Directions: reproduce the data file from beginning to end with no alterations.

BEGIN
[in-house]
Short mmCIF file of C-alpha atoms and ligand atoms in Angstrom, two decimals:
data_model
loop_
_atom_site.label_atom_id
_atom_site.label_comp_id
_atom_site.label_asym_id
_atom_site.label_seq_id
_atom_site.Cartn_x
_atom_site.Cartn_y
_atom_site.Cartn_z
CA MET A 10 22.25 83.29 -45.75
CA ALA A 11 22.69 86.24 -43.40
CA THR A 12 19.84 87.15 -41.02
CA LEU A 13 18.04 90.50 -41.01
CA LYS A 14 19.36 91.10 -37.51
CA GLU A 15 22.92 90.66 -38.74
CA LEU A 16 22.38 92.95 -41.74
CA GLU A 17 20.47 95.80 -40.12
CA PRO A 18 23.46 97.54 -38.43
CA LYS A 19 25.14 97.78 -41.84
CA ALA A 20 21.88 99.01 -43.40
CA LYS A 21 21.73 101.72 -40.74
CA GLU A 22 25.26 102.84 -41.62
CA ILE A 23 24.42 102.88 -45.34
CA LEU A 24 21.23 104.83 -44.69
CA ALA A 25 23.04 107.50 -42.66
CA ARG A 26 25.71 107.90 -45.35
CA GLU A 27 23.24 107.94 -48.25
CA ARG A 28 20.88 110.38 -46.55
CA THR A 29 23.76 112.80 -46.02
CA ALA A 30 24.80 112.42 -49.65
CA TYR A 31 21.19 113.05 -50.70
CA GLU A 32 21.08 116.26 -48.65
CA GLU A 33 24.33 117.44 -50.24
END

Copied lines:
[in-house]
Short mmCIF file of C-alpha atoms and ligand atoms in Angstrom, two decimals:
data_model
loop_
_atom_site.label_atom_id
_atom_site.label_comp_id
_atom_site.label_asym_id
_atom_site.label_seq_id
_atom_site.Cartn_x
_atom_site.Cartn_y
_atom_site.Cartn_z
CA MET A 10 22.25 83.29 -45.75
CA ALA A 11 22.69 86.24 -43.40
CA THR A 12 19.84 87.15 -41.02
CA LEU A 13 18.04 90.50 -41.01
CA LYS A 14 19.36 91.10 -37.51
CA GLU A 15 22.92 90.66 -38.74
CA LEU A 16 22.38 92.95 -41.74
CA GLU A 17 20.47 95.80 -40.12
CA PRO A 18 23.46 97.54 -38.43
CA LYS A 19 25.14 97.78 -41.84
CA ALA A 20 21.88 99.01 -43.40
CA LYS A 21 21.73 101.72 -40.74
CA GLU A 22 25.26 102.84 -41.62
CA ILE A 23 24.42 102.88 -45.34
CA LEU A 24 21.23 104.83 -44.69
CA ALA A 25 23.04 107.50 -42.66
CA ARG A 26 25.71 107.90 -45.35
CA GLU A 27 23.24 107.94 -48.25
CA ARG A 28 20.88 110.38 -46.55
CA THR A 29 23.76 112.80 -46.02
CA ALA A 30 24.80 112.42 -49.65
CA TYR A 31 21.19 113.05 -50.70
CA GLU A 32 21.08 116.26 -48.65
CA GLU A 33 24.33 117.44 -50.24